If I were elected president—highly unlikely, given my checkered past of pilfering my mother’s purse change and guzzling strangers’ abandoned beers—I would make my birthday a national holiday. Let’s call it Josh Day.
On Josh Day I’d urge, no, demand my citizenry to follow me to my preferred celebration spot, Coney Island. We’d unfurl blankets, sunscreen ourselves snow-white, devour Zapp’s Jalapeño potato chips and drink icy cans of Coors Light until I drunkenly, hilariously nuke some negligible nation like Luxembourg.
Sadly, I can’t derail the Obama Express (is America less likely to vote for a drunkard Jew than a black man?), so Josh Day will never receive national acclaim.
“But every day’s a Josh Day,” a friend points out. “You always pick the bars and restaurants we go to.”
That’s because I’m always right. Except when I suggest imbibing the viscous liquor Zwack. Or eating embryonic ducks. Or sampling the Navy Yard Cocktail Lounge’s $3 cocktails and similarly affordable friction dances. Still, my smartest move—besides removing my navel piercing at 19—is celebrating my summertime birthday at Coney Island. After 29 years of birthday fetes, from Chuck E. Cheese’s animatronic high jinks to college keggers, my beach formula has proven the swellest—and cheapest. All I require are endless 99-cent Coors Light silos to unleash my battle cry, “It’s my birthday, bitches!” as the Cyclone zooms me to heights that dizzy me like a night’s ninth beer.
My party’s low-cost component is emblematic of my cheap-bastardness, which dictates I obtain pleasure from the absolute bottom. Take a recent weekend in geriatric wonderland—Sarasota, Florida—where a friend was getting hitched. Did the duo’s love make my heart swell like a Ballpark frank? Certainly. However, my happiest moment was dining at Tasty Home Cookin’, a greasy spoon with a countdown timer to Christmas 2008. The strip-mall outpost served three griddle-cooked burgers for $1.86. They were as wonderful as post-coital bliss, and far tastier, which makes me wonder what I’ve been doing wrong.
Conversely, inciting my drunken-stepfather ire is simple: Invite me to your birthday dinner. If the event’s BYOB, like at Prospect Heights’ jerk-shrimp paradise The Islands, then I’m placated. Otherwise, I avoid birthday get-togethers like I did my high school neighbor Heather. This stocky, apelike lady—her hair scraggly as a heavy metal headbanger’s—Peeping Tommed me every morning. Then she’d inform me of my underwear’s color while we waited for the bus.
“Blue,” she’d say, the words slithering from her pink, fur-lined lips, “with stars. Lots. And lots. Stars.”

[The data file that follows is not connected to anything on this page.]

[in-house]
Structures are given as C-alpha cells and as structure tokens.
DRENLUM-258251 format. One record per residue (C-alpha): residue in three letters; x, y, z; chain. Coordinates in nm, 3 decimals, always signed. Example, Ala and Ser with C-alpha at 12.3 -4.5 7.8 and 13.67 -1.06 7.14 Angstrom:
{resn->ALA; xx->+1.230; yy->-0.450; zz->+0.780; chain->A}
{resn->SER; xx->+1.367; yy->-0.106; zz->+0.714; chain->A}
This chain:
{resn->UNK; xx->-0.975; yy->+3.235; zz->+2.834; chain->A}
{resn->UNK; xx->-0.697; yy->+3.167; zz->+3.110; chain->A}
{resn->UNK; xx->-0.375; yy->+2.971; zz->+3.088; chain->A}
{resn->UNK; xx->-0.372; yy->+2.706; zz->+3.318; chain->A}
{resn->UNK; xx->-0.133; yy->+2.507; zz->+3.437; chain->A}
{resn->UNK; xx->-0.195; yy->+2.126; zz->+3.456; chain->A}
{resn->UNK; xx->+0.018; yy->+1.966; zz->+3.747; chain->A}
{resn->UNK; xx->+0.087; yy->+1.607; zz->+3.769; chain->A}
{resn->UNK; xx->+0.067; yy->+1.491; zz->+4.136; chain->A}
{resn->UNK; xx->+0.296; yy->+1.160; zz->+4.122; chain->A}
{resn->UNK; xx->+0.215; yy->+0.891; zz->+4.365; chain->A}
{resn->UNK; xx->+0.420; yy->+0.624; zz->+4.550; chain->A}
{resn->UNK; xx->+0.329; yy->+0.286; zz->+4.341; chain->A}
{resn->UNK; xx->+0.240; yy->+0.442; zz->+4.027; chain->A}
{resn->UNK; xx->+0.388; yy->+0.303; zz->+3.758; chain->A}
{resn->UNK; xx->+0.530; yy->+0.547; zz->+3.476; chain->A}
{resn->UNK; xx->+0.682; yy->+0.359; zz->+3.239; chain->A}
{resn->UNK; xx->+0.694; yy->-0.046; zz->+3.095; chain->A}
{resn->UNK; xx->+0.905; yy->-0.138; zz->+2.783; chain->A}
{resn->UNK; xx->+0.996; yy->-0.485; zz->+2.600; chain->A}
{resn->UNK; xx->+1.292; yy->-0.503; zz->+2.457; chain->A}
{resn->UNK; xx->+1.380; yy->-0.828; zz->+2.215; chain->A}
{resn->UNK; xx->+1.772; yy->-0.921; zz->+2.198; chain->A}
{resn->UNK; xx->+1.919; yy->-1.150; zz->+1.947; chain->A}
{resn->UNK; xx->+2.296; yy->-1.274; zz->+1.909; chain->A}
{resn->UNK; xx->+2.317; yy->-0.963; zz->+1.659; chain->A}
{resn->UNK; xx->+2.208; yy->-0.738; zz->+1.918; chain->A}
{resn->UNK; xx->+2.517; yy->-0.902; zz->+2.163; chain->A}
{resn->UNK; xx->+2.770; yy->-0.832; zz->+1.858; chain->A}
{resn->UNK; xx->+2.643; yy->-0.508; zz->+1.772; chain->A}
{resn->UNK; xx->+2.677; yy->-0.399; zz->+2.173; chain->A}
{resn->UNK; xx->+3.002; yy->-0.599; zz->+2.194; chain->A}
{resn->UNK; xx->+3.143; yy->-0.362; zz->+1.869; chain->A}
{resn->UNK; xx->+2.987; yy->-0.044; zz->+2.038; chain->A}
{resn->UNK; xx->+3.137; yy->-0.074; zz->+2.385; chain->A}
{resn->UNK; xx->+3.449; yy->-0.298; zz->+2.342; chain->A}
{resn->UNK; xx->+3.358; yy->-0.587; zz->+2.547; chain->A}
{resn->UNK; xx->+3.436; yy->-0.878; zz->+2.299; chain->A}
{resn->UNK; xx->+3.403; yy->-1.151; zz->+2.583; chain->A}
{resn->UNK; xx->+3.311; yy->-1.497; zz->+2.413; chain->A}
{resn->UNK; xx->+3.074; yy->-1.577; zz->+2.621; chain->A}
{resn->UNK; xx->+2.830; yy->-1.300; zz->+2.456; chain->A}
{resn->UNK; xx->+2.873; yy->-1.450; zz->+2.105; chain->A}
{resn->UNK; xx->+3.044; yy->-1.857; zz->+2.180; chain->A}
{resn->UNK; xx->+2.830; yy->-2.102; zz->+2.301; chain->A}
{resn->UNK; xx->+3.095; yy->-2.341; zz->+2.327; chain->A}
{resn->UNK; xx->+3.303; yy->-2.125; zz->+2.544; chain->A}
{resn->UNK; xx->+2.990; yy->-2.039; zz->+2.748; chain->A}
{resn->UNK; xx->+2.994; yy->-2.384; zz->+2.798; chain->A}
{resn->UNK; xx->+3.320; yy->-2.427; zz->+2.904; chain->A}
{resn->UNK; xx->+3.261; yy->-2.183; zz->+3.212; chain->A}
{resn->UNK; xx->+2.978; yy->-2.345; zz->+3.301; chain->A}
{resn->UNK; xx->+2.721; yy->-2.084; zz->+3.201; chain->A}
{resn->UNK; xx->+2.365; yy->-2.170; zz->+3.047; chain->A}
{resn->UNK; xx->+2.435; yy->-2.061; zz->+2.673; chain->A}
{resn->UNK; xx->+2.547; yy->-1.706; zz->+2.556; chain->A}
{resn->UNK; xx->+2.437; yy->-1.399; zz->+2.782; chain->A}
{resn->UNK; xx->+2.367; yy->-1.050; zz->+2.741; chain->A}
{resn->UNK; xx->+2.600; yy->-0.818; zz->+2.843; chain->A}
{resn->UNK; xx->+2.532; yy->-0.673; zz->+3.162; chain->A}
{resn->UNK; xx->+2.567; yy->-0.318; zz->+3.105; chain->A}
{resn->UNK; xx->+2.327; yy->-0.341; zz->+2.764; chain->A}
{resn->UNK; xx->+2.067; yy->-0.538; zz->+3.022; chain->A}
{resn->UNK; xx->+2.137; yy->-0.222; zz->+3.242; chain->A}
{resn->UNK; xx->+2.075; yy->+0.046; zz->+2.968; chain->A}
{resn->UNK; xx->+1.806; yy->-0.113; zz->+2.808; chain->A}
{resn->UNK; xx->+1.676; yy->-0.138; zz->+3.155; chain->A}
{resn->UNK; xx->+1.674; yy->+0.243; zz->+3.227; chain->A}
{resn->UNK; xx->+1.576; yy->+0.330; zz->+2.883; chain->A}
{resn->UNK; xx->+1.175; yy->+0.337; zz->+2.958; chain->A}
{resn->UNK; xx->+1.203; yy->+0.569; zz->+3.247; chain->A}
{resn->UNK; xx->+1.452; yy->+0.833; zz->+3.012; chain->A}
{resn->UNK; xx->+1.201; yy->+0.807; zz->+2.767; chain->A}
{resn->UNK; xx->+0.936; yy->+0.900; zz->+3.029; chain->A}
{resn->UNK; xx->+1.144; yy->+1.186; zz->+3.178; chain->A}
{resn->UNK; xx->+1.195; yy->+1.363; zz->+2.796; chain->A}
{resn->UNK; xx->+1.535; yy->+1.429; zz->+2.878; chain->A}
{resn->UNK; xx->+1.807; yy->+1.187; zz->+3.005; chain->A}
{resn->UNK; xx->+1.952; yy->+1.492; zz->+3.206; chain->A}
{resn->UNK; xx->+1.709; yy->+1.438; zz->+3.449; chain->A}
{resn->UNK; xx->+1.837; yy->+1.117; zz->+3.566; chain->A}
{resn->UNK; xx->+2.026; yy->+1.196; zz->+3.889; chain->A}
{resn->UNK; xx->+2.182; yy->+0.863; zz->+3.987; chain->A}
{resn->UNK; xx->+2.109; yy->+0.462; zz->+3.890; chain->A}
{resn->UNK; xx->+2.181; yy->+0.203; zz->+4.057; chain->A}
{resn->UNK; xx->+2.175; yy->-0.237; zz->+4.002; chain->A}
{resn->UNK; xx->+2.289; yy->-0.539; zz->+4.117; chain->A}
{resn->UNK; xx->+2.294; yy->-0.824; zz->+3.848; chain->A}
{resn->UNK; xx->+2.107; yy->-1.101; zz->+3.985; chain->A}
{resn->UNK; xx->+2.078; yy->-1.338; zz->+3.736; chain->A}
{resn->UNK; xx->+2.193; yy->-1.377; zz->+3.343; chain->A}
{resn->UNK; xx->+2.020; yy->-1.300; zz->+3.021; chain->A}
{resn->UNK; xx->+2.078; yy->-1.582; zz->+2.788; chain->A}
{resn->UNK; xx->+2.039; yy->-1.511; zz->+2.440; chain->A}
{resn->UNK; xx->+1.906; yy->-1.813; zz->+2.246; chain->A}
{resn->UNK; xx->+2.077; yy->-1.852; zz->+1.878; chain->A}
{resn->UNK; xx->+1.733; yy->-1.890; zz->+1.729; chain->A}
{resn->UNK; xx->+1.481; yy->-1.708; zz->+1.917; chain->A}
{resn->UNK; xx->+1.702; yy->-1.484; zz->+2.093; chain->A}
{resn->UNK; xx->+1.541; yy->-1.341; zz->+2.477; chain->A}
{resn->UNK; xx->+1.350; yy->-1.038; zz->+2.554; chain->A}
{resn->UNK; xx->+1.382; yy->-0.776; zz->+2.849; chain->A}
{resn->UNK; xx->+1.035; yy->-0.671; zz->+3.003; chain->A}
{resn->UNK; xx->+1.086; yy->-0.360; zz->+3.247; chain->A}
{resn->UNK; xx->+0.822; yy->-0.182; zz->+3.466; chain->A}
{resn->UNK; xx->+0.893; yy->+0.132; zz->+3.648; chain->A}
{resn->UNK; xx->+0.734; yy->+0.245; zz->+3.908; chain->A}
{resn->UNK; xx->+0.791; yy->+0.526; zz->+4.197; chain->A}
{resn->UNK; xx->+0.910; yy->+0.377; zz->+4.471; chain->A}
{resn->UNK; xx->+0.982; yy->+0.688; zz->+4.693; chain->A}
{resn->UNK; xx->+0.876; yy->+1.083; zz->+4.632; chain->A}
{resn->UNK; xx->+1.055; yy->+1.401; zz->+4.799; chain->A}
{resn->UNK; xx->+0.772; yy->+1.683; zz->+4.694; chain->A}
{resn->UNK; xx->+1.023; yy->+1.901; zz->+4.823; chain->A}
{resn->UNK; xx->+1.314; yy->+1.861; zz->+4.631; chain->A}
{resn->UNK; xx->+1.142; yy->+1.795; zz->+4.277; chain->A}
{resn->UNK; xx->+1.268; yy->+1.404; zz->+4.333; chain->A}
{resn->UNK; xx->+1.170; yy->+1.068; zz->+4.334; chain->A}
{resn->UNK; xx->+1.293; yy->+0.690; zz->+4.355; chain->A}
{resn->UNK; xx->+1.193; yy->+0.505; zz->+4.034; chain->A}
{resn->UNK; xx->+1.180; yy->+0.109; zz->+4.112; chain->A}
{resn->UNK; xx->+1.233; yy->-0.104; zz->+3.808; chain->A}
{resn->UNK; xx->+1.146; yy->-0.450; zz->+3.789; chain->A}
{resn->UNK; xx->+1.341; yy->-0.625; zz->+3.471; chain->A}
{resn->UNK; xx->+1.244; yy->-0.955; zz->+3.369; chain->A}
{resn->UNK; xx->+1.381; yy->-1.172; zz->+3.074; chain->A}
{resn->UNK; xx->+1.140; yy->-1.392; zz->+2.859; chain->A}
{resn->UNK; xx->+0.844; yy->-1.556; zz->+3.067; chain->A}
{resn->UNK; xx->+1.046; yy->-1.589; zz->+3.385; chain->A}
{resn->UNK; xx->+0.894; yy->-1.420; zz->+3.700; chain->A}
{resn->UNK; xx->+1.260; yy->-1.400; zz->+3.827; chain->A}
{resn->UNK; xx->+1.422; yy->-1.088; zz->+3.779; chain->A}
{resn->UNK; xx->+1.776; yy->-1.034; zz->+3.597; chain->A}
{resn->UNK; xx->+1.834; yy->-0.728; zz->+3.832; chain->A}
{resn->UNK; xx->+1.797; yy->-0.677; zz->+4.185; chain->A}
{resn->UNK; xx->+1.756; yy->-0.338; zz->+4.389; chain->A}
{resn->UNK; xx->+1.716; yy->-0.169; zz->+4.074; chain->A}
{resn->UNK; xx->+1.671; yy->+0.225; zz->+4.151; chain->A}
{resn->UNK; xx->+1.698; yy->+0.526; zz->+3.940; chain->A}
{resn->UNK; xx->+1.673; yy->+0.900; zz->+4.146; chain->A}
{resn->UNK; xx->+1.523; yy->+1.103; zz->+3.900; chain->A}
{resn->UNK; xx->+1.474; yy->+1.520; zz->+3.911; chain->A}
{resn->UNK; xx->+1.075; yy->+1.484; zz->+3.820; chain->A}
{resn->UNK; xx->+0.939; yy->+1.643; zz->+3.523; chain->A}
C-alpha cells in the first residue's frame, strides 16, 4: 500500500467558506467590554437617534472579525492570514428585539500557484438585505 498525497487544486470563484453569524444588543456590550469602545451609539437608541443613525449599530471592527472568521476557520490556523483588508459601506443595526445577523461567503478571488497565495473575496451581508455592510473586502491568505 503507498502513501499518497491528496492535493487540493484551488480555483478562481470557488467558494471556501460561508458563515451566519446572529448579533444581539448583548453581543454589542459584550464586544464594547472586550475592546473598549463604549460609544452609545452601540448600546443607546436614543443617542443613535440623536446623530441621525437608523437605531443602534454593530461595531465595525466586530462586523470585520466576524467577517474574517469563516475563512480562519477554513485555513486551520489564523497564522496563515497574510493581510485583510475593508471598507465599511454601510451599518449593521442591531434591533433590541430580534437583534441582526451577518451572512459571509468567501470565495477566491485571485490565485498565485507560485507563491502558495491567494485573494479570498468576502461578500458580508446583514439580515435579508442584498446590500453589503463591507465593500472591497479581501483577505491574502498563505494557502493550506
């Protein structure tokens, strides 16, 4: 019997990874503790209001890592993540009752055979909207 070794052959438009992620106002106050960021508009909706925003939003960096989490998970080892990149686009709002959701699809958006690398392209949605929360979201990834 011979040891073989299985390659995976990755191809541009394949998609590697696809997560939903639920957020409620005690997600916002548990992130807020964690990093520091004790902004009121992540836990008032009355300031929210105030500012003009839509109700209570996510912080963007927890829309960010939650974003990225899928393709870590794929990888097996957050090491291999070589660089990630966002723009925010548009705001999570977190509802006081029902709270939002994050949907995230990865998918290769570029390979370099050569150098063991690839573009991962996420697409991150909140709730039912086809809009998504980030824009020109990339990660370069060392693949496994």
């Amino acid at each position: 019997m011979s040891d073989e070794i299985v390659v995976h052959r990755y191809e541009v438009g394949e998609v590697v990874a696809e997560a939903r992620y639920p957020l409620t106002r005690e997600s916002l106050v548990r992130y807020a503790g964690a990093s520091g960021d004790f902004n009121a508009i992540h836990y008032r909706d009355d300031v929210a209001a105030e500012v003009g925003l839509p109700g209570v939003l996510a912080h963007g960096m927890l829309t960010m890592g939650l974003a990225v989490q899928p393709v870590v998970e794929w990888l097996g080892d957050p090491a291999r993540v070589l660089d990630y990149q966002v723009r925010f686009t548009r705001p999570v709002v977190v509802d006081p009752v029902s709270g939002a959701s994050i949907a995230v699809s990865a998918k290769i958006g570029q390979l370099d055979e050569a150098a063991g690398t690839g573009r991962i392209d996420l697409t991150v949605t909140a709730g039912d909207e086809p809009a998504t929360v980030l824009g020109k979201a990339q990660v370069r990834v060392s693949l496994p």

I shiver equally when I recall that moment, as well as a recent birthday fete at Korean long-timer Woo Chon. It’s on a Midtown block so desolate that one can urinate on the sidewalk like a flea-bitten mutt. The block’s homeless élan didn’t impact menu prices: “Twenty-five bucks for barbecue!” I cried, flipping through the disintegrating menu. “Five bucks for watery Hite beer!”
“Hahahahahahaha!” my dozen dinner companions laughed, which translates to, “We’re ordering enough food to sate a battalion of bulimic cheerleaders.”
I white-knuckled my wallet as eight bottles of bracing soju were ordered, followed by a dozen beers. Seafood pancakes, mushroom dumplings and tubular spicy noodles came next, followed by raw steak and sea creatures for barbecuing.
“I think we need another order of shrimp,” said a bald eater, smoke wafting around him. “Who wants shrimp?”
I shook my head as emphatically as Roger Clemens denying any steroid wrongdoing.
“More shrimp it is!”
Mentally tabulating the bill removed the pleasure from my charred, lettuce-wrapped bulgogi. For the first time in a great long while, alcohol provided zero solace. Upon the night’s gluttonous, plate-licking end—sweet strips of raw beef served as dessert—the bill thudded onto the table like a cartoon anvil.
It sat dead-fish still until a diner cloaked in an ill-fitting suit grabbed it and performed mental math: “Fifty-six dollars each,” he proclaimed.
My heart wept as I envisioned all the dollar dumplings I’d never eat. Diners whipped out billfolds. “Happy Birthday” was sung with gusto. I tossed in my sad-sack Mastercard. When the receipt arrived, begging my John Hancock, I noticed an aberration: I was charged $57, not $56.
“Surely there’s been a mistake,” I said, masking my fury with a grin.
“We charged you an extra buck to round out the tip.”
“Huh,” I replied, making a mental note to steal the suited man’s drink when he least expected it.